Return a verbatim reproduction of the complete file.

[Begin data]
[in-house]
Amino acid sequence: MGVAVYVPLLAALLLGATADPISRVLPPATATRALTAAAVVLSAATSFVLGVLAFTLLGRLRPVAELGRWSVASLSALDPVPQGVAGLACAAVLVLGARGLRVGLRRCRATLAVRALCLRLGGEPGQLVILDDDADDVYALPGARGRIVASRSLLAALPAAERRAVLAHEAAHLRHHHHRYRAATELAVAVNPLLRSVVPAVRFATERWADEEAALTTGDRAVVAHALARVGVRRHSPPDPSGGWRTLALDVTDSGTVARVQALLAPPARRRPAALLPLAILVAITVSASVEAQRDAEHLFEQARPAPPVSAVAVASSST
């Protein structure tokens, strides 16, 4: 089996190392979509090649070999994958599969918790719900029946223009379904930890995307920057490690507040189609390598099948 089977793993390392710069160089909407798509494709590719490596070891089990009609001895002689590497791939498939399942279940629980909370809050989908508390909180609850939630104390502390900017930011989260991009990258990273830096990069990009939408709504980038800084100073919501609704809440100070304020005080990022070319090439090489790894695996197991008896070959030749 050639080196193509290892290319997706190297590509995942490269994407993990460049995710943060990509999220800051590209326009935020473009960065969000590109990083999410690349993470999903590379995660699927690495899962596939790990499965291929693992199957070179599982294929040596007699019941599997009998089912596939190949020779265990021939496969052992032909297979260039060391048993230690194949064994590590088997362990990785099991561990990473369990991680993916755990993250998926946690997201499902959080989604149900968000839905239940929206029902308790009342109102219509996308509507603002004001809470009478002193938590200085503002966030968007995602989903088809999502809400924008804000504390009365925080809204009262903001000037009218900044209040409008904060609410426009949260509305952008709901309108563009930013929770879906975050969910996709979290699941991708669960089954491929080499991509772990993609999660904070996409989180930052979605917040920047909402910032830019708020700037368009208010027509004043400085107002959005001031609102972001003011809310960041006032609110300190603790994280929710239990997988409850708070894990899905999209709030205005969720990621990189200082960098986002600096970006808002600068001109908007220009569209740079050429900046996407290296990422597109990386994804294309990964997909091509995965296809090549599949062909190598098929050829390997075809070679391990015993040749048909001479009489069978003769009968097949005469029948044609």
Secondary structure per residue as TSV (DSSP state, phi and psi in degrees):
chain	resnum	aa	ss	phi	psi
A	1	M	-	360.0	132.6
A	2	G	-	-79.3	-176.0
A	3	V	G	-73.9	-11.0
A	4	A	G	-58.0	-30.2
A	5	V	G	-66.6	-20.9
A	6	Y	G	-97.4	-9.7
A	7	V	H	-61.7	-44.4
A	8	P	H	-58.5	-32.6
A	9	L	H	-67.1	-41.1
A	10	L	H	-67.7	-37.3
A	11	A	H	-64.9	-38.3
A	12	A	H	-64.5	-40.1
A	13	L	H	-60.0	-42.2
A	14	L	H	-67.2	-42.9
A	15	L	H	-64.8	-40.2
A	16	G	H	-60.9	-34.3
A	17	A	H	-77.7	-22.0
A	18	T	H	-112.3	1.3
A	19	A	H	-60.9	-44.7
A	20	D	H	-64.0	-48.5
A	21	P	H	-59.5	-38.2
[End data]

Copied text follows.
[in-house]
Amino acid sequence: MGVAVYVPLLAALLLGATADPISRVLPPATATRALTAAAVVLSAATSFVLGVLAFTLLGRLRPVAELGRWSVASLSALDPVPQGVAGLACAAVLVLGARGLRVGLRRCRATLAVRALCLRLGGEPGQLVILDDDADDVYALPGARGRIVASRSLLAALPAAERRAVLAHEAAHLRHHHHRYRAATELAVAVNPLLRSVVPAVRFATERWADEEAALTTGDRAVVAHALARVGVRRHSPPDPSGGWRTLALDVTDSGTVARVQALLAPPARRRPAALLPLAILVAITVSASVEAQRDAEHLFEQARPAPPVSAVAVASSST
């Protein structure tokens, strides 16, 4: 089996190392979509090649070999994958599969918790719900029946223009379904930890995307920057490690507040189609390598099948 089977793993390392710069160089909407798509494709590719490596070891089990009609001895002689590497791939498939399942279940629980909370809050989908508390909180609850939630104390502390900017930011989260991009990258990273830096990069990009939408709504980038800084100073919501609704809440100070304020005080990022070319090439090489790894695996197991008896070959030749 050639080196193509290892290319997706190297590509995942490269994407993990460049995710943060990509999220800051590209326009935020473009960065969000590109990083999410690349993470999903590379995660699927690495899962596939790990499965291929693992199957070179599982294929040596007699019941599997009998089912596939190949020779265990021939496969052992032909297979260039060391048993230690194949064994590590088997362990990785099991561990990473369990991680993916755990993250998926946690997201499902959080989604149900968000839905239940929206029902308790009342109102219509996308509507603002004001809470009478002193938590200085503002966030968007995602989903088809999502809400924008804000504390009365925080809204009262903001000037009218900044209040409008904060609410426009949260509305952008709901309108563009930013929770879906975050969910996709979290699941991708669960089954491929080499991509772990993609999660904070996409989180930052979605917040920047909402910032830019708020700037368009208010027509004043400085107002959005001031609102972001003011809310960041006032609110300190603790994280929710239990997988409850708070894990899905999209709030205005969720990621990189200082960098986002600096970006808002600068001109908007220009569209740079050429900046996407290296990422597109990386994804294309990964997909091509995965296809090549599949062909190598098929050829390997075809070679391990015993040749048909001479009489069978003769009968097949005469029948044609």
Secondary structure per residue as TSV (DSSP state, phi and psi in degrees):
chain	resnum	aa	ss	phi	psi
A	1	M	-	360.0	132.6
A	2	G	-	-79.3	-176.0
A	3	V	G	-73.9	-11.0
A	4	A	G	-58.0	-30.2
A	5	V	G	-66.6	-20.9
A	6	Y	G	-97.4	-9.7
A	7	V	H	-61.7	-44.4
A	8	P	H	-58.5	-32.6
A	9	L	H	-67.1	-41.1
A	10	L	H	-67.7	-37.3
A	11	A	H	-64.9	-38.3
A	12	A	H	-64.5	-40.1
A	13	L	H	-60.0	-42.2
A	14	L	H	-67.2	-42.9
A	15	L	H	-64.8	-40.2
A	16	G	H	-60.9	-34.3
A	17	A	H	-77.7	-22.0
A	18	T	H	-112.3	1.3
A	19	A	H	-60.9	-44.7
A	20	D	H	-64.0	-48.5
A	21	P	H	-59.5	-38.2